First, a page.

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Study: Regional Data Networks Show Flaws in National Medical Data Plan

December 11, 2007 -- A national system for sharing electronic medical data is a long way off, suggests a new study, which found that only a fraction of regional attempts at data sharing networks have been successful.

While a national medical data network has been proposed as a solution to everything from improving quality of care to cost control, the experience of regional networks suggests that system compatibility issues and financial difficulties will put a national network out of reach for the time being, according to the analysis.

The study, conducted by a team of Harvard University researchers and published online in Health Affairs, found that more than a quarter of the 145 regional health information organizations (RHIOs) existing in July 2006 were defunct by early 2007. Of the 83 non-defunct RHIOs that took part in the study, only 32 were actively "facilitating clinical data exchange," within a medical network. The other networks were either stuck in the planning stages of their operation, stalled for lack of funding or only facilitating sharing between a few independent groups, not a network, the study found.

"These findings suggest that nationwide electronic clinical data exchange will be much harder than what many people have envisioned," lead study author Julia Adler-Milstein said in a news release. She also said the findings subvert the traditional thinking on a national data network: that it would begin as a series of regional networks that would join together over time. Instead, regional networks have only seen tepid support, making it unlikely such a network would branch out nationally.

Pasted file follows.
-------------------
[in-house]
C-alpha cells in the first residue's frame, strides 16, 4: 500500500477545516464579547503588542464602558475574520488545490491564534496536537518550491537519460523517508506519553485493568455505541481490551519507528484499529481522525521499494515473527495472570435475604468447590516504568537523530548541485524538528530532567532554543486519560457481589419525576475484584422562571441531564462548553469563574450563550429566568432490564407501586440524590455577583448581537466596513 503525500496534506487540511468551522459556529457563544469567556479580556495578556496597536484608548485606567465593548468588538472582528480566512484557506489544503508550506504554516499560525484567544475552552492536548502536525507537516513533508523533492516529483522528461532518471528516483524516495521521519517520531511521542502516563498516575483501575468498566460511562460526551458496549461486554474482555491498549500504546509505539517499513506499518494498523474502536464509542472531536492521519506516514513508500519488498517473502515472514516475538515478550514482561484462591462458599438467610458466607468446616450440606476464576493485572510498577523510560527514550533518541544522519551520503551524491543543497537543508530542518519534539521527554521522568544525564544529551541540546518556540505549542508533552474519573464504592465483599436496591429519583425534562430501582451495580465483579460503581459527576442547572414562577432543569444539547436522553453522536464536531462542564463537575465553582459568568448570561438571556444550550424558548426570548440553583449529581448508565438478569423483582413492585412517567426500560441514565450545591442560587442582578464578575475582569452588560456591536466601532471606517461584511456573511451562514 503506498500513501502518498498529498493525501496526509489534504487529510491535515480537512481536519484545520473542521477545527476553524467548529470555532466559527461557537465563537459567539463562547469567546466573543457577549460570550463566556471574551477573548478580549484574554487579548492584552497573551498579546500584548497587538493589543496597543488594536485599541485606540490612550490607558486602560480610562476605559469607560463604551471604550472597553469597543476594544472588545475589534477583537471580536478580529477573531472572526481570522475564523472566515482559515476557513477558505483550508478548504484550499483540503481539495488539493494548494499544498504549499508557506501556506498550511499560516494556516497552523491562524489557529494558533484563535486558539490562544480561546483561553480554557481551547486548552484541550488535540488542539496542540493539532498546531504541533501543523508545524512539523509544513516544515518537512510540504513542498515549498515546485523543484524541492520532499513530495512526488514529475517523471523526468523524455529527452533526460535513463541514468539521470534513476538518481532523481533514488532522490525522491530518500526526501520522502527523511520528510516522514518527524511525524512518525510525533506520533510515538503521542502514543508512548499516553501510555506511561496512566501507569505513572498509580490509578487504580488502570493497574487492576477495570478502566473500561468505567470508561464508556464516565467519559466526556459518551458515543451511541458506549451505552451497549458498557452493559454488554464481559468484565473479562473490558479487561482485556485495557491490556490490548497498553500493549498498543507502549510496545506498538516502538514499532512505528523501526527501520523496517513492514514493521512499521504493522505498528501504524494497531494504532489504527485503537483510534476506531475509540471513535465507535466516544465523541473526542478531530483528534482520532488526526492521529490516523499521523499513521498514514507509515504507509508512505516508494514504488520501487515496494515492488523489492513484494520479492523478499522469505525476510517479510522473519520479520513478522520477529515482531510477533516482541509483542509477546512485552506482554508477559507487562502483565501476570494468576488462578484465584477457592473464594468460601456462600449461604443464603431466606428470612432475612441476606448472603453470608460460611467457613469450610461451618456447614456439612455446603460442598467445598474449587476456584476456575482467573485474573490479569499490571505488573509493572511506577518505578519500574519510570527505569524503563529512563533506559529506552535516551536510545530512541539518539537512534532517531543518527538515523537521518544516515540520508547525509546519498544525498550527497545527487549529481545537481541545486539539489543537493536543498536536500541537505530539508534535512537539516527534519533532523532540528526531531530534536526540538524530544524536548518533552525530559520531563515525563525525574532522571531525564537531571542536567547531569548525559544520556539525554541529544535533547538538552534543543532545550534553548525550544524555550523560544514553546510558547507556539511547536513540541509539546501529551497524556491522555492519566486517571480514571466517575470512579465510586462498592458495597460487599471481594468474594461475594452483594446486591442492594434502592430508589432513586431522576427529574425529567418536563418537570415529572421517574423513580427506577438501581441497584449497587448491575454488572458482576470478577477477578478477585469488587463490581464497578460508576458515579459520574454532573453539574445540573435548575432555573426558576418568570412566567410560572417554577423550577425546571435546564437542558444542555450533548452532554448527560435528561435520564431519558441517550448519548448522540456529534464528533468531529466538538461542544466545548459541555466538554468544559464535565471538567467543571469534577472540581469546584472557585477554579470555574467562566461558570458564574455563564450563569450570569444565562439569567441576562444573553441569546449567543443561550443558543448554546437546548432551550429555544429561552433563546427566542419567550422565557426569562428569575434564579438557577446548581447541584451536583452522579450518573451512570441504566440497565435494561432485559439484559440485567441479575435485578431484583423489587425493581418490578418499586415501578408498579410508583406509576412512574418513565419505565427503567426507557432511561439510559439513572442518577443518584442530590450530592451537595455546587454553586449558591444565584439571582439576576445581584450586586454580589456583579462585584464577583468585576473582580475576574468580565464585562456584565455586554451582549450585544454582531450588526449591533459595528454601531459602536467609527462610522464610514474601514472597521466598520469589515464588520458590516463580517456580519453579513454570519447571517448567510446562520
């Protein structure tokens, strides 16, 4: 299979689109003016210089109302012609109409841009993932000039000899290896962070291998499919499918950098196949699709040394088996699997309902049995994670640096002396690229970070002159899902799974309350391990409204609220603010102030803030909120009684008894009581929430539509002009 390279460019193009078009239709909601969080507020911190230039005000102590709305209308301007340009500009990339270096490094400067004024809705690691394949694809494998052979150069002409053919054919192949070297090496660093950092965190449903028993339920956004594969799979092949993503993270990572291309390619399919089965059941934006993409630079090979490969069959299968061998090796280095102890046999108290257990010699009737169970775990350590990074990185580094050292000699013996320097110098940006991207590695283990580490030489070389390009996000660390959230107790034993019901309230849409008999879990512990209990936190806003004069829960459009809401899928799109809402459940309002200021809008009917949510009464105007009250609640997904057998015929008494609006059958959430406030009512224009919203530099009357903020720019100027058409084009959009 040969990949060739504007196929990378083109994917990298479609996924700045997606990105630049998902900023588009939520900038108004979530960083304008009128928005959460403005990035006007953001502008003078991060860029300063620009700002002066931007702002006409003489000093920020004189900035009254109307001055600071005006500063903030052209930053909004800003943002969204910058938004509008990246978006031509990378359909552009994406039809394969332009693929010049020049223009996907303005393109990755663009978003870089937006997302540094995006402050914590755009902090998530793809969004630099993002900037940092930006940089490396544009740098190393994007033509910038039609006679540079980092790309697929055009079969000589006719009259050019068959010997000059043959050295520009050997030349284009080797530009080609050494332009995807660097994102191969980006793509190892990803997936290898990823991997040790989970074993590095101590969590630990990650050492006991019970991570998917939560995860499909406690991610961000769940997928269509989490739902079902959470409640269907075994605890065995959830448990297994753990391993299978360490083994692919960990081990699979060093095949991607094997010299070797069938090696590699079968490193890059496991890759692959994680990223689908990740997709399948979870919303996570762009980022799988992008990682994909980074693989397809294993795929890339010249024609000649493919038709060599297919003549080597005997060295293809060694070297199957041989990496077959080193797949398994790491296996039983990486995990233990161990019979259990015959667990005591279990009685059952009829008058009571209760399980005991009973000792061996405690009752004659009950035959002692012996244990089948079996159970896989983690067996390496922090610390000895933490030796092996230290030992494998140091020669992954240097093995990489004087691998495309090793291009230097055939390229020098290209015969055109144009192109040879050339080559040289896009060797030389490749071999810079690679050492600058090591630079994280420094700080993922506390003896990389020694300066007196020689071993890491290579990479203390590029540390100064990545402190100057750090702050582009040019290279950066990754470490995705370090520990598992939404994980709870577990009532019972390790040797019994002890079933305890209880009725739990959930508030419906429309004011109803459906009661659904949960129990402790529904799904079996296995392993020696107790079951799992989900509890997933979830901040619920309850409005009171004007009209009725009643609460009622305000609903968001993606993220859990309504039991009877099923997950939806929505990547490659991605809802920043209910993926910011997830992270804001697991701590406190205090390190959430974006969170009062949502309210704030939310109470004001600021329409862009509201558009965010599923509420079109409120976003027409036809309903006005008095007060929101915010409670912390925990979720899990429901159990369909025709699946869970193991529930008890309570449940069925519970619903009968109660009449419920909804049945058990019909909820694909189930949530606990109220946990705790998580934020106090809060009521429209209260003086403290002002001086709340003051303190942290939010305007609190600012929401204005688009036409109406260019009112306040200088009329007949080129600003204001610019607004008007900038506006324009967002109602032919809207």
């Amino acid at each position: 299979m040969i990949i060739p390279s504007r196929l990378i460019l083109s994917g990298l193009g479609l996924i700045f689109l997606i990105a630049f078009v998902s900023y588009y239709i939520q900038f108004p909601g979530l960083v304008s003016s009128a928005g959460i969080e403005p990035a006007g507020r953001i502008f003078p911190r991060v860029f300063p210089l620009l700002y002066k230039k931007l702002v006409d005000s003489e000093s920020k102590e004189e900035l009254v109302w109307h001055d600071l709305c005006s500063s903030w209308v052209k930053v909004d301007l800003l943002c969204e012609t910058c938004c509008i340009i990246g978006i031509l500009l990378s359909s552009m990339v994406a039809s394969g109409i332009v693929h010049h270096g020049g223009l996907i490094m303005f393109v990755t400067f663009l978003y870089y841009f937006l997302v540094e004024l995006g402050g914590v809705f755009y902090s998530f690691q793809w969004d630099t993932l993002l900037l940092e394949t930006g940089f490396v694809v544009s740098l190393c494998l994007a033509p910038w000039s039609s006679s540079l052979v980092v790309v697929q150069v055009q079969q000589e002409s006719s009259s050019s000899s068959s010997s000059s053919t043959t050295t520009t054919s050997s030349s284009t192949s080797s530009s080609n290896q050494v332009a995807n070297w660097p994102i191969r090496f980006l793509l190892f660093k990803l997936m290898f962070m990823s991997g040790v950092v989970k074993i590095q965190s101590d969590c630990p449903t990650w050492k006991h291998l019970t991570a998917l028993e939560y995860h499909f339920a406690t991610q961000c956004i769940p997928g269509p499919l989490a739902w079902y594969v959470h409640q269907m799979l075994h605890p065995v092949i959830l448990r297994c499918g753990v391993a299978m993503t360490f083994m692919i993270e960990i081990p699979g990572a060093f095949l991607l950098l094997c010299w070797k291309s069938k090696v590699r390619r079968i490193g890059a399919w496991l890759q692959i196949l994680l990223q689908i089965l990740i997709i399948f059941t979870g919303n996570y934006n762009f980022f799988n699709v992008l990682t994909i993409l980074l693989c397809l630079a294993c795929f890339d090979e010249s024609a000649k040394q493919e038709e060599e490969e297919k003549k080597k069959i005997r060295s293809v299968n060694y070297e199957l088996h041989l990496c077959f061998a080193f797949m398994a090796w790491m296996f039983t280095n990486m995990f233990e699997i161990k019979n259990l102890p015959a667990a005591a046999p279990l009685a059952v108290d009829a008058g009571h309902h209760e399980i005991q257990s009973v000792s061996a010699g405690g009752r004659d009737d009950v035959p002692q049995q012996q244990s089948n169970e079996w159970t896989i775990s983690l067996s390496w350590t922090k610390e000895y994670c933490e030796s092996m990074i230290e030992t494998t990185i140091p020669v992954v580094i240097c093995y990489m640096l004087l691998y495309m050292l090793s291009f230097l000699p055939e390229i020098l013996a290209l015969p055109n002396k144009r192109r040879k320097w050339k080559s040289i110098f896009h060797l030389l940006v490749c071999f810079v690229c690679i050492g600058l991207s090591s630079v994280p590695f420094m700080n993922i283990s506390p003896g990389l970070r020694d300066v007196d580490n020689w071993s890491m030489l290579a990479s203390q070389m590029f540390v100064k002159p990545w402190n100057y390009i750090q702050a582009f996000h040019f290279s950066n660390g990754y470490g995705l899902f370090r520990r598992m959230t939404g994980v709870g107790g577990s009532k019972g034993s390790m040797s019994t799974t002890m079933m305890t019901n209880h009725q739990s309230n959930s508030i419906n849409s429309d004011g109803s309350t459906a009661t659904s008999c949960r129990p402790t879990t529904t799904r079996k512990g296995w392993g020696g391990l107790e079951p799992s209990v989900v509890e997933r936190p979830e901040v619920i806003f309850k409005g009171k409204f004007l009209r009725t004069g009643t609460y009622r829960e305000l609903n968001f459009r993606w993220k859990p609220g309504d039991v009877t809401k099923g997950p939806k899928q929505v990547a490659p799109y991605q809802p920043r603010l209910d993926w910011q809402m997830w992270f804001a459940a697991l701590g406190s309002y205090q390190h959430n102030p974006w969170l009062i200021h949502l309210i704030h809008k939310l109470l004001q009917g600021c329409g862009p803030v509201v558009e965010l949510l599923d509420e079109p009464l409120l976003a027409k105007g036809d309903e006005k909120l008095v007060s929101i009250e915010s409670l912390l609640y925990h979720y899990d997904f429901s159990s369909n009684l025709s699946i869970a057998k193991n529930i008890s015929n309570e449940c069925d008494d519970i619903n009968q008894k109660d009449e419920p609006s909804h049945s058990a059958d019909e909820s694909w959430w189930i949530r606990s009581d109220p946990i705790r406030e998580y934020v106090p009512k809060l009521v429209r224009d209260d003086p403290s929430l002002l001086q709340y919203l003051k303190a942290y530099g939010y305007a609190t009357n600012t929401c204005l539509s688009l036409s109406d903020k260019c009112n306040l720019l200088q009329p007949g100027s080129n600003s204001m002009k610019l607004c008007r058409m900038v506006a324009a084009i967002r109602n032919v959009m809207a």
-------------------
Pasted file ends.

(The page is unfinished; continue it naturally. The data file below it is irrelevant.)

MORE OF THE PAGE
Of the 32 RHIOs that were able to facilitate data exchanges, 12 were only doing so in small geographic regions. The remaining 20 RHIOs were focused primarily on test data (85 percent), inpatient medical histories (70 percent) and outpatient records (60 percent). Fifteen percent were only exchanging one type of data.

But the financial news for those 20 networks that carry out their mission isn't much brighter, as many of these networks are still heavily reliant on grants, one-time financial contributions and in-kind payments, even after they become fully operational, the study found. Just 65 percent of the 20 up and running networks could claim subscription or transaction fees as a "substantial" source of support. The study's authors said that RHIOs' floundering in the free market makes the case for greater government involvement, either in the form of financial incentives or direct assistance.

"Either we have to create the right market conditions or have much greater public investment, but the vision of a national health information network is unlikely to come to fruition without one or the other," said co-author Ashish Jha in the news release.

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